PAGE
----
Wakashio moored to tug as break-up risk grows

A helicopter hovers over the vessel MV Wakashio that ran aground and caused oil leakage near Blue Bay Marine Park in southeast Mauritius. Credit: DAREN MAUREE/L'Express Maurice/AFP via Getty Images

Grounded Capesize bulk carrier MV Wakashio was moored to a tug, amid growing risks the ship could split in two, owing to a widening crack inside its hull.

This was announced by the ship’s charterer, Japanese shipping group Mitsui OSK Lines (MOL), on 11 August 2020.

“Since this ship is unable to navigate by itself, it’s moored to a tug so that it will not drift even if it’s broken,” said MOL in a statement.

Wakashio ran aground on a reef on the southeastern side of Mauritius on 25 July 2020, close to the Point d’Esny Wetlands, the Ile aux Aigrettes Nature Reserve, the Blue Bay Marine Area, and the Mahebourg Fishing Reserves.

Mauritius Prime Minister Pravind Jugnauth, whose government has come under fire for its slow response to the ecological disaster, said in a broadcasted speech on 10 August that it was inevitable for Wakashio to break up.

“The salvage team has observed several cracks in the ship hull, which means that we’re facing a very serious situation. We should prepare for a worst-case scenario. It’s clear that at some point, the ship will fall apart,” said Jugnauth in the broadcast.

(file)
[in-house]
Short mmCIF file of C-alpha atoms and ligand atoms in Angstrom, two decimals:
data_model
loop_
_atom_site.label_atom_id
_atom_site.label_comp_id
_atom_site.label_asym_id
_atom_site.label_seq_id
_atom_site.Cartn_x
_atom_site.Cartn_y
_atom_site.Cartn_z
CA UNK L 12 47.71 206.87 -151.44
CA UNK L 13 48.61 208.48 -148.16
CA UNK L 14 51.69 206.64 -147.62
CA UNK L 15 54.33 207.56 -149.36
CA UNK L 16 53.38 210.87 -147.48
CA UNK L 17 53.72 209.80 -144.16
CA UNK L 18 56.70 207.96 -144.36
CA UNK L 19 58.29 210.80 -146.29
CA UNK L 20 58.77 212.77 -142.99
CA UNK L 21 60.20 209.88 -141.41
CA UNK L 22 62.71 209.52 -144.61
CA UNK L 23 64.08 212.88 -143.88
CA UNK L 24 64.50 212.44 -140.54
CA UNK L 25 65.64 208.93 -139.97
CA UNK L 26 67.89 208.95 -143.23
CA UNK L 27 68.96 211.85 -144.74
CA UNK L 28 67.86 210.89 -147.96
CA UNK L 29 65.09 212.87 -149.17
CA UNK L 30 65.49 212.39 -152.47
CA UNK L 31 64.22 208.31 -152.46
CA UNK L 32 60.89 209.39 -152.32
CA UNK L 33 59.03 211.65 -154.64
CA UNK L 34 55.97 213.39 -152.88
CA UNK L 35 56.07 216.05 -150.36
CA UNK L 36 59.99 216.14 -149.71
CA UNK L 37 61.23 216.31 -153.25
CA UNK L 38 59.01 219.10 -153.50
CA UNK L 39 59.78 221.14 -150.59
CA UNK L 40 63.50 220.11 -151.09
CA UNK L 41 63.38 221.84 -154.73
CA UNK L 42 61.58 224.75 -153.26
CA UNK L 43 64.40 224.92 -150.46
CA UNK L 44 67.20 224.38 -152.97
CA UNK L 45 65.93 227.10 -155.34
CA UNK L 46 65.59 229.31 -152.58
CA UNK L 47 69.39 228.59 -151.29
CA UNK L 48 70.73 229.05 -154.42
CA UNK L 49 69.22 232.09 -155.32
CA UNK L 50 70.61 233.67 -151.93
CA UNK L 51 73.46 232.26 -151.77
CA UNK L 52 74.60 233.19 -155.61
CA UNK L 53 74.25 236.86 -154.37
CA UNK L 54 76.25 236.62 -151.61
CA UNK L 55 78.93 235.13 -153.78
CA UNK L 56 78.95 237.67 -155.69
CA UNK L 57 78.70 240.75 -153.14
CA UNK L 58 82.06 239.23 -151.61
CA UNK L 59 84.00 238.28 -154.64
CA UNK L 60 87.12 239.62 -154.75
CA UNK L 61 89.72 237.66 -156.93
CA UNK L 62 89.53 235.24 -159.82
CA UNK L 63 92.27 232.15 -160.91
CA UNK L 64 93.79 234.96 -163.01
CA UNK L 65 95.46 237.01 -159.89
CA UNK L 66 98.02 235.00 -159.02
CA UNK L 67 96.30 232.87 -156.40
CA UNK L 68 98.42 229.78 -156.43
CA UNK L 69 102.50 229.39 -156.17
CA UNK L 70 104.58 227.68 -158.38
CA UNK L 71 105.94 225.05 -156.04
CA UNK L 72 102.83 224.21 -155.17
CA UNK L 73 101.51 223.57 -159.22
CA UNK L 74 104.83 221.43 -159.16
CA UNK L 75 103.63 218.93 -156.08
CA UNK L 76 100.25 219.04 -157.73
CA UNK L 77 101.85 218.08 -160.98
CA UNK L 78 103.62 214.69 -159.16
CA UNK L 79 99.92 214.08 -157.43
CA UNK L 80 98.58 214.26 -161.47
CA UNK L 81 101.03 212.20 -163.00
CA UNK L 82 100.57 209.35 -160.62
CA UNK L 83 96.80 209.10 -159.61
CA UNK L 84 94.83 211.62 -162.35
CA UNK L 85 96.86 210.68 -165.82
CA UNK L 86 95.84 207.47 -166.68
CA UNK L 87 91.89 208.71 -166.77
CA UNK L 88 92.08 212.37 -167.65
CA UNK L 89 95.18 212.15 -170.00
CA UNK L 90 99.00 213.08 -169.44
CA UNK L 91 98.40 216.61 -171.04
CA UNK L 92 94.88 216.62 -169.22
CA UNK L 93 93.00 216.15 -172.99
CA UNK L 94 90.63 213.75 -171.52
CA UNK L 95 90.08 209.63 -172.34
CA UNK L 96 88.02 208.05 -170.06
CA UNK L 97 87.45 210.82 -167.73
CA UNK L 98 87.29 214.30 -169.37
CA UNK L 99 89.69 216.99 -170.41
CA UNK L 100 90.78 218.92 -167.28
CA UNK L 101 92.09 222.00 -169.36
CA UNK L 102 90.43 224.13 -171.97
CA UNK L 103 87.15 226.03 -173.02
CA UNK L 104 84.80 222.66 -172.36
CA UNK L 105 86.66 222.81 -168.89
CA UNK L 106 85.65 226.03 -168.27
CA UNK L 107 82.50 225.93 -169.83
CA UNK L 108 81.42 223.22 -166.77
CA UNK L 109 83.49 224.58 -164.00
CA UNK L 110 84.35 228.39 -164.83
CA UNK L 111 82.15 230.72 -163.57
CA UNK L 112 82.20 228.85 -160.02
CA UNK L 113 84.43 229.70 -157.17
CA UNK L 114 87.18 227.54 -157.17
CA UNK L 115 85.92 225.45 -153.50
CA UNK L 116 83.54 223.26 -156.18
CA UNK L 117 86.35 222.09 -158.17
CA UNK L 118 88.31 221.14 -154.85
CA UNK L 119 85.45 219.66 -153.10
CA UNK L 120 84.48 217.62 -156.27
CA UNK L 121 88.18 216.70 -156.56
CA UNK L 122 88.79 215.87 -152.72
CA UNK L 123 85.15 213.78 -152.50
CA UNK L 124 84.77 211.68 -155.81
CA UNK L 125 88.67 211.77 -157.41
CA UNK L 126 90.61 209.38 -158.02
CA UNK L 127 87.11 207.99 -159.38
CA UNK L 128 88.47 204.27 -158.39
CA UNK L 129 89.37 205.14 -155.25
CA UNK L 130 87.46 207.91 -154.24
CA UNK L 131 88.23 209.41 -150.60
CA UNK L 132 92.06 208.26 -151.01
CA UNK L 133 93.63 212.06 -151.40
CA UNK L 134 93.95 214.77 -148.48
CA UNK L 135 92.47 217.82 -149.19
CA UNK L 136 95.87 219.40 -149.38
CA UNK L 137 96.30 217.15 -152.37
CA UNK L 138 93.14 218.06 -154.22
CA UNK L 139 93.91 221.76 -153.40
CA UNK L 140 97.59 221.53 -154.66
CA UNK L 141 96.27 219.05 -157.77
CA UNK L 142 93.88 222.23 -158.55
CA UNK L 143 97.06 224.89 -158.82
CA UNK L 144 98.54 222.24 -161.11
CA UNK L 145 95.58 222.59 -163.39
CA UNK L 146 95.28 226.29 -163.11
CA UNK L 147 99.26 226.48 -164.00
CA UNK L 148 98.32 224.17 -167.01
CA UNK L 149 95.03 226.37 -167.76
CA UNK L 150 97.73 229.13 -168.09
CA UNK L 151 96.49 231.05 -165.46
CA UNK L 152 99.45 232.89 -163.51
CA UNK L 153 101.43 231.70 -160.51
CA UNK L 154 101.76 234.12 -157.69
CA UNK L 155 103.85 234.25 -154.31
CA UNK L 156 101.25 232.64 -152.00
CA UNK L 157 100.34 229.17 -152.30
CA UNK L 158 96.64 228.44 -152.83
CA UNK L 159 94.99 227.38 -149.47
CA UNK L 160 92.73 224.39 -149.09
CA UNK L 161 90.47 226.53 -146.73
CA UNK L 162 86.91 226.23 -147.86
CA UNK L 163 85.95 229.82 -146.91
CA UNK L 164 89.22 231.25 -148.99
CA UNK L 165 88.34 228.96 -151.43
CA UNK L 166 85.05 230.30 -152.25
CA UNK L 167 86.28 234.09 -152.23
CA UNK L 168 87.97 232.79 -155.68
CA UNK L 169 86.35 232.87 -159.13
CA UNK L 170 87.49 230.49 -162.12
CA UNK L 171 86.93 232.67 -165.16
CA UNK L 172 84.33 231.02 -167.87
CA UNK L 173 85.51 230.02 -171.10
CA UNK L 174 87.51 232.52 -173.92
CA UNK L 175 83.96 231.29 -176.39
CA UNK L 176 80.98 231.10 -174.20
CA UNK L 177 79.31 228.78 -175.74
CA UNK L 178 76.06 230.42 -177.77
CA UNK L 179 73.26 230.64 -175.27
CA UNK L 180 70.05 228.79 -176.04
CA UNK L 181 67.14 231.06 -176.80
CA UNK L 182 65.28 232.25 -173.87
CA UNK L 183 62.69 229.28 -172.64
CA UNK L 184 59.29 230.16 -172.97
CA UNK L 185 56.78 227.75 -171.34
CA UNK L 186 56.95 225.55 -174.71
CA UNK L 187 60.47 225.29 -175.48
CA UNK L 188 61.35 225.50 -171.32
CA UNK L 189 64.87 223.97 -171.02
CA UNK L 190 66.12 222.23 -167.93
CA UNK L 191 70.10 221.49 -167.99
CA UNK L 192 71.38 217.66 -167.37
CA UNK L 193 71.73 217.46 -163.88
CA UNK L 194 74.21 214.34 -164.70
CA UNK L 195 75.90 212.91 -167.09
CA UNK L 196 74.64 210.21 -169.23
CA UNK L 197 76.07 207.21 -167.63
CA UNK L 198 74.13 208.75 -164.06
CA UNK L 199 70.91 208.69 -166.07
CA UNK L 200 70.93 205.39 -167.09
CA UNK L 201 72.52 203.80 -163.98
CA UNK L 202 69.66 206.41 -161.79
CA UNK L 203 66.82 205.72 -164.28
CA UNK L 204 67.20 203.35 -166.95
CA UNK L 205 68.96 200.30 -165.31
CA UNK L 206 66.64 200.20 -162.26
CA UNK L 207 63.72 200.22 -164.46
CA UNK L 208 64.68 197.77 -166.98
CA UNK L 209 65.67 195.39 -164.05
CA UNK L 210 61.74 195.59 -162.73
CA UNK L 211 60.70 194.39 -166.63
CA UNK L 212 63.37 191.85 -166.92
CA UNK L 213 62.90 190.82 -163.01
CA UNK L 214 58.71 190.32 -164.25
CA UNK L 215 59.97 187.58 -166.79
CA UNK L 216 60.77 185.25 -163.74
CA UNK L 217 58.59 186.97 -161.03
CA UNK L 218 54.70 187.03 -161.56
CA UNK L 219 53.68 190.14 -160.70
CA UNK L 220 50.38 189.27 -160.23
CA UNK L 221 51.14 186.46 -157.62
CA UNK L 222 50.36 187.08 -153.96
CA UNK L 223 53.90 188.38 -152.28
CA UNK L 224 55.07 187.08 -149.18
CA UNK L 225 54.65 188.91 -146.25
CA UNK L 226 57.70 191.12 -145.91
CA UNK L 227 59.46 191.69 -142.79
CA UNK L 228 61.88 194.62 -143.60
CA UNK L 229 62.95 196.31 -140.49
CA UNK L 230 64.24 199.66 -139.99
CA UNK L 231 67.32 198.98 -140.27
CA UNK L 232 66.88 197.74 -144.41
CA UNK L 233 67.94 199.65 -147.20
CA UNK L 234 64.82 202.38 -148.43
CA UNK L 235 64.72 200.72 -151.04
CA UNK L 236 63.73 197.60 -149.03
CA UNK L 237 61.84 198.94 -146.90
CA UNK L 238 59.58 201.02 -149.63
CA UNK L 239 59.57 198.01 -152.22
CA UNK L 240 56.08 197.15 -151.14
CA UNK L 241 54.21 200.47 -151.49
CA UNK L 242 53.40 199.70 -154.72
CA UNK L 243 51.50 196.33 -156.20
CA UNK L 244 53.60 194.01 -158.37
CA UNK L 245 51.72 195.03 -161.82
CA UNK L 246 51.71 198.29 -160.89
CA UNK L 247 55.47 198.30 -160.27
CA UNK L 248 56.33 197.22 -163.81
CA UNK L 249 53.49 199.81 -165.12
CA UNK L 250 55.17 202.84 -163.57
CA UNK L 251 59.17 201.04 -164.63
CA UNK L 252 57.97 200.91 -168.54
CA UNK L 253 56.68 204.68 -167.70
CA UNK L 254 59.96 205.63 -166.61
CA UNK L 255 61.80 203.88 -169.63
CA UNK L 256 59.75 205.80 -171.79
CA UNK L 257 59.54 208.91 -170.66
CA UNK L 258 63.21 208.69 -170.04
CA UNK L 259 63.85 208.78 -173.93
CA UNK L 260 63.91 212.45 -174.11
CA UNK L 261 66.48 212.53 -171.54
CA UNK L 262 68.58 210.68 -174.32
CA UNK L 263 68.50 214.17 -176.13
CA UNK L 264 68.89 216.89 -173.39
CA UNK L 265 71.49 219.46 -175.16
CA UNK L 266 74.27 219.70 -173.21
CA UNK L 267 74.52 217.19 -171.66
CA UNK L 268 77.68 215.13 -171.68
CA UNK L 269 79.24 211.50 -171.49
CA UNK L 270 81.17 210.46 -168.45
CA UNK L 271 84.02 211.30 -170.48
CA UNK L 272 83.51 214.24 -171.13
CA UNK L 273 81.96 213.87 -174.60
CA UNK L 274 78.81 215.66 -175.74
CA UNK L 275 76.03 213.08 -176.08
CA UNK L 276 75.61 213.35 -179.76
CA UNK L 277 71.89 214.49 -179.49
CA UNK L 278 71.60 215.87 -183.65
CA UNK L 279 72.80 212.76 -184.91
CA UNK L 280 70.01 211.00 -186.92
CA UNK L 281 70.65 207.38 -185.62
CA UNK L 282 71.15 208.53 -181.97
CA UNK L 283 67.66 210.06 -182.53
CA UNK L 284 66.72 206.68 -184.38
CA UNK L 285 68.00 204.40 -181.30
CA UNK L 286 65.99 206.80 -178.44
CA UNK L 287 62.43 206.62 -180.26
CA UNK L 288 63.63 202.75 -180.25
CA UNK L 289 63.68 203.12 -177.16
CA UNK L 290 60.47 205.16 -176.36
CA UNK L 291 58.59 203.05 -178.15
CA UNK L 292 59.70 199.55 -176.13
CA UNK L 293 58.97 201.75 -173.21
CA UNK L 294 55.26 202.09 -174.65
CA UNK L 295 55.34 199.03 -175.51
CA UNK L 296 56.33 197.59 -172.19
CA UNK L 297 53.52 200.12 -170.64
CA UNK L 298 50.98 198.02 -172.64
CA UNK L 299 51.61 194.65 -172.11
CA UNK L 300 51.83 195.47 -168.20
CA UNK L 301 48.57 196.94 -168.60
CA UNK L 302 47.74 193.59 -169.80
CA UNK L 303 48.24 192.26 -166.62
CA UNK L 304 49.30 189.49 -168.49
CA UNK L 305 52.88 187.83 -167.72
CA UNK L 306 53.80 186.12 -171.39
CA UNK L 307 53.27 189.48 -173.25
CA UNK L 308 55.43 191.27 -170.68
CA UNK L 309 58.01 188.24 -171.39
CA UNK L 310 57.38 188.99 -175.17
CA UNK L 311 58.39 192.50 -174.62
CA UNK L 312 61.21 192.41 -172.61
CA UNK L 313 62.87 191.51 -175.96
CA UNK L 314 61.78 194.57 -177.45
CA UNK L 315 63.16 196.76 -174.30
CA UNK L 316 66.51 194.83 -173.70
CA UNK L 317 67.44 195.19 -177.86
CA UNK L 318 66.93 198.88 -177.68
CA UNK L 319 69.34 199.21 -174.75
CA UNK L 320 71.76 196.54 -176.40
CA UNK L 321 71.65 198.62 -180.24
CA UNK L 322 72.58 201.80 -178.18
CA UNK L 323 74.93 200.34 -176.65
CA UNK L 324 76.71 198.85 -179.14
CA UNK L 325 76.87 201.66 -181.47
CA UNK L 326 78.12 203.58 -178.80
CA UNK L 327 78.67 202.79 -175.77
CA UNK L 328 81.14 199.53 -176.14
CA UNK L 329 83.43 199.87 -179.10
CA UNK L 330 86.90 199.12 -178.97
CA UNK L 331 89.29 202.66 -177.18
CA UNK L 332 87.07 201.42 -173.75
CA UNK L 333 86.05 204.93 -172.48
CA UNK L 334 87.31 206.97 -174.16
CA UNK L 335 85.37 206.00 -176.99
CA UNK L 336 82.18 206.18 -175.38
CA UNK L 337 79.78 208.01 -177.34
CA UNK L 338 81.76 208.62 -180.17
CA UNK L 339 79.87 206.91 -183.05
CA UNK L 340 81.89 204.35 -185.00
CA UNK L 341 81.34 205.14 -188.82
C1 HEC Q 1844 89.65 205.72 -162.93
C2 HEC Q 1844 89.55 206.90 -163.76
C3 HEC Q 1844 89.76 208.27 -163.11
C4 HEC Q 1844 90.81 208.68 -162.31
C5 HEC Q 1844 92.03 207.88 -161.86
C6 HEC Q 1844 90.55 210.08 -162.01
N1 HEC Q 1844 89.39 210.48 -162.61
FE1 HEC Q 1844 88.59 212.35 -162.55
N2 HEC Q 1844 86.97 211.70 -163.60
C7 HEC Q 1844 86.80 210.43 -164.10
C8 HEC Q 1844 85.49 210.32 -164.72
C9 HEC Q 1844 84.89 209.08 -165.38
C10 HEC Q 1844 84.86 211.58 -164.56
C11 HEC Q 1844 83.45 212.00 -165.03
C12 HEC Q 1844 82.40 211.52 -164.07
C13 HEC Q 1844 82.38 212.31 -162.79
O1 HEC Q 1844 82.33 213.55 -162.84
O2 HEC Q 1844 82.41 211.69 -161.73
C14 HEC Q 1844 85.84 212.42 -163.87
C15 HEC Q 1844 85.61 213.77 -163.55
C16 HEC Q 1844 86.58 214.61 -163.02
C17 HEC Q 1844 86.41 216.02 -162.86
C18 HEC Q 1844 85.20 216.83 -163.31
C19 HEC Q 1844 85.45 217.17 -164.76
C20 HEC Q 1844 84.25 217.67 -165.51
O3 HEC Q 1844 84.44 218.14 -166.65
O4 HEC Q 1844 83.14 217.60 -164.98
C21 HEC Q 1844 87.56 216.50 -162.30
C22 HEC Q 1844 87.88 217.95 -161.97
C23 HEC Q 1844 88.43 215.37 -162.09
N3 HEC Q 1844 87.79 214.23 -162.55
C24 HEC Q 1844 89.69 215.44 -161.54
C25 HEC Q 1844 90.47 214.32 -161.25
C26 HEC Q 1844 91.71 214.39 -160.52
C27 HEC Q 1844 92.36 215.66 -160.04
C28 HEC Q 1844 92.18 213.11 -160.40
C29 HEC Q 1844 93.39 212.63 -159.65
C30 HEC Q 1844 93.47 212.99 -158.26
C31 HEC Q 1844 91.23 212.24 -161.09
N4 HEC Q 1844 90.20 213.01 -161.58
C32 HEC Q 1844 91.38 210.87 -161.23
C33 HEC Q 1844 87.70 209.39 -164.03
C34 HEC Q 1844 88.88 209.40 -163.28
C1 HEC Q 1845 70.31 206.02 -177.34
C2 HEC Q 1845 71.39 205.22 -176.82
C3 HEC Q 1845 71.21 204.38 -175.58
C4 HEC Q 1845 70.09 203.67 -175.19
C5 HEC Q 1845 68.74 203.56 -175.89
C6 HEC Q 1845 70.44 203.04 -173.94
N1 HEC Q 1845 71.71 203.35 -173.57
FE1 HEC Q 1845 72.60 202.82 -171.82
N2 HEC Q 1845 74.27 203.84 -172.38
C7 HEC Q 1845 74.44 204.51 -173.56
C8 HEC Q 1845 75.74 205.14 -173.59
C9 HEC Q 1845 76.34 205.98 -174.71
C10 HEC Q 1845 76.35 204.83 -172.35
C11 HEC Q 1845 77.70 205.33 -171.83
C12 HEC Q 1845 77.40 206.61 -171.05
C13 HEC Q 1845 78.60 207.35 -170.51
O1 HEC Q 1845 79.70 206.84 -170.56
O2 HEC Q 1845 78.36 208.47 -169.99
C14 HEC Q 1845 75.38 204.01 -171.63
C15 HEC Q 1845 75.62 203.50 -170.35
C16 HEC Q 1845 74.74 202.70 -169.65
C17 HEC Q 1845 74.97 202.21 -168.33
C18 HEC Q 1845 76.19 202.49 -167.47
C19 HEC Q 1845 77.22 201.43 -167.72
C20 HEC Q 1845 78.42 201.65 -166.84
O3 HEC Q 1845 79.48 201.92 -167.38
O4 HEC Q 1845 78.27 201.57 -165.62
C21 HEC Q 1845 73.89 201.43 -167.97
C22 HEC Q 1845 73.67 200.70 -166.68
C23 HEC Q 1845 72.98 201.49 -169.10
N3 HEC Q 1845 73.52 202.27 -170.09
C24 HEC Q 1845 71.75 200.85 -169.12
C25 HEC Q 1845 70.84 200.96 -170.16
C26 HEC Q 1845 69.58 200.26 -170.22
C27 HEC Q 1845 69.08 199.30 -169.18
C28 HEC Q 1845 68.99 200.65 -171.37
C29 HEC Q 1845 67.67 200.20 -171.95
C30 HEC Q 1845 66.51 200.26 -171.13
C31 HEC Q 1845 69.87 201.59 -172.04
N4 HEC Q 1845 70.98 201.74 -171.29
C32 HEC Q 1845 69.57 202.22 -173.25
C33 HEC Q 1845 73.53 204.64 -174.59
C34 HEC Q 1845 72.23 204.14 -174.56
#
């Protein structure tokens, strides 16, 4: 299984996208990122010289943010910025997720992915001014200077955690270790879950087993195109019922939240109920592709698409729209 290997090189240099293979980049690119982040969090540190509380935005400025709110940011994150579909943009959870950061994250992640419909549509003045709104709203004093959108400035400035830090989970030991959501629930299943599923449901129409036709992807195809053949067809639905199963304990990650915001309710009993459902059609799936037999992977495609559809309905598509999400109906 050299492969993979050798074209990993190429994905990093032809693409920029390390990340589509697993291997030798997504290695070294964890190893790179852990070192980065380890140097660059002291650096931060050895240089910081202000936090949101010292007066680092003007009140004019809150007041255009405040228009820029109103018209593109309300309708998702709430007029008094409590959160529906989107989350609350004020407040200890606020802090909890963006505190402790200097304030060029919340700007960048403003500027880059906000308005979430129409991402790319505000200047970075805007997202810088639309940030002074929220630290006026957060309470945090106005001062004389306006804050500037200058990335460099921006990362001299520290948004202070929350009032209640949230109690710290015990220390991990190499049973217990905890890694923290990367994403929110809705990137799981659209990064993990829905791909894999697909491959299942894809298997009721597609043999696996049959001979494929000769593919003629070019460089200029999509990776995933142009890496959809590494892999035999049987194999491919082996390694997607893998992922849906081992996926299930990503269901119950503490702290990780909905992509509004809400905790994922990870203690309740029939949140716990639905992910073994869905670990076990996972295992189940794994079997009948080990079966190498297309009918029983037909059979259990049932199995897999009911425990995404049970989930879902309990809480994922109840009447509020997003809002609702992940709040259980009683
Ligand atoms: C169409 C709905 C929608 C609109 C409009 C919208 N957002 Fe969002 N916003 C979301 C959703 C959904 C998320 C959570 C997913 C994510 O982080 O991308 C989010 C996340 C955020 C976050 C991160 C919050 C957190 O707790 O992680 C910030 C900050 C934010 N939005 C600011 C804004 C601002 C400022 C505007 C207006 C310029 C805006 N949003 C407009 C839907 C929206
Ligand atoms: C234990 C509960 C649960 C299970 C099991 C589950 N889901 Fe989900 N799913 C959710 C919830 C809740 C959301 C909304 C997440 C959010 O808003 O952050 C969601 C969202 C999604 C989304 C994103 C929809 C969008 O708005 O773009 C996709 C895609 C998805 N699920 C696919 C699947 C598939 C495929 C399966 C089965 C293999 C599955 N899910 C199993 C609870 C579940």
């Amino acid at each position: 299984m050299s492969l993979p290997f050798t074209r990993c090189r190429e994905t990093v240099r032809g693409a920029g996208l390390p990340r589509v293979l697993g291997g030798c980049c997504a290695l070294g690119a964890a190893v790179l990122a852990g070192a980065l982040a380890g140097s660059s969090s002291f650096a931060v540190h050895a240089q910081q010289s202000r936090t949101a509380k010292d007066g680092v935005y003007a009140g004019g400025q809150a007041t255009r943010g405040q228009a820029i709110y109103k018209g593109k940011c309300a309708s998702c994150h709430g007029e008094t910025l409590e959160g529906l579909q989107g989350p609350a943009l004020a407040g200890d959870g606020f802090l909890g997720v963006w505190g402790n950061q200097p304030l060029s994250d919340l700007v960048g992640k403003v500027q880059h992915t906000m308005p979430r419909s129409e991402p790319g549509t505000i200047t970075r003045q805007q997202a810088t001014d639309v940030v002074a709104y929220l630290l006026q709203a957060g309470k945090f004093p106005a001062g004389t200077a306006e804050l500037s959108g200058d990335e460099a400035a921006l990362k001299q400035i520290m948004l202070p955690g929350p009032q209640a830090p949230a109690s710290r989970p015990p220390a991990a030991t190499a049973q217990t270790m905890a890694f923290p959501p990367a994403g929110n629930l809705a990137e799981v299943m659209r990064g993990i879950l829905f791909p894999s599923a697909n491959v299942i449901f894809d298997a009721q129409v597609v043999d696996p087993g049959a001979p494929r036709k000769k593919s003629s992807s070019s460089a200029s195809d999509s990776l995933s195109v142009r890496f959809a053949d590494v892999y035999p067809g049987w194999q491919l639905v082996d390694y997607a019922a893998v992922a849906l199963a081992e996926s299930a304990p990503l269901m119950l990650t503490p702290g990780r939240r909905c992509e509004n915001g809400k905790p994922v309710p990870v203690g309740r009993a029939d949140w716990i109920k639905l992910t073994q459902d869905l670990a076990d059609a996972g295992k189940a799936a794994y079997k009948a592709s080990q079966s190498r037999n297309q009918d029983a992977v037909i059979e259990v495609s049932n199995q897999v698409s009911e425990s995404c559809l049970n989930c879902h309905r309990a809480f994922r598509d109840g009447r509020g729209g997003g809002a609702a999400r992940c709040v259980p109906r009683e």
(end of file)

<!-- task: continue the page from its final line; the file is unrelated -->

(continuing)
The 2007-built 203,000 dwt Wakashio was ballasting from Singapore to Tubarão, Brazil, and was carrying about 4,000 tonnes of fuel oil, comprising 3,800 tonnes of very-low-sulphur fuel oil (VLSFO) and 200 tonnes of marine diesel oil (MDO).

MOL said that as of 11 August, about 1,020 tonnes of VLSFO on board had been pumped out and transferred onto small tankers.

About 1,180 tonnes of VLSFO had leaked out from the ship’s fuel tank. Of the leaked quantity, an estimated 1,000 tonnes has leaked outside of the vessel, and 460 tonnes has been manually recovered from sea and coast.

About 1,600 tonnes of VLSFO and 200 tonnes of MDO remain on the ship, and transfer work will continue. Local residents have also placed makeshift oil booms, fashioned from household products, around the stricken Wakashio.

MOL has dispatched six members from its company, who have tested negative for COVID-19, to the site on 11 August for the purpose of co-operating with the authorities, collecting information, preventing the spread of oil pollution, and supporting oil spill recovery. “We will continue to consider additional dispatch of personnel and transportation of supplies,” said MOL in a statement.

MOL added that it has been in constant touch with the Japanese shipowner Nagashiki Shipping since it was first informed of the incident on the island of Mauritius.

A team of professional oil responders and salvors, led by SMIT International, which has been contracted by Nagashiki Shipping, has been on site for some days.

“MOL is doing everything possible to support the efforts of owner and manager, Nagashiki Shipping and its appointed teams, in mitigating the effects of the spill. MOL deplores any incident of oil pollution and continues to offer support to all involved in the response,” said MOL in a statement.

About 500 tonnes has been salvaged from the ship, but rough seas have hampered the operations. “Due to the bad weather and constant pounding over the past few days, the starboard-side bunker tank of the vessel was breached [on 6 July 2020] and an amount of fuel oil has escaped into the sea,” Nagashiki Shipping said in a statement on 7 August.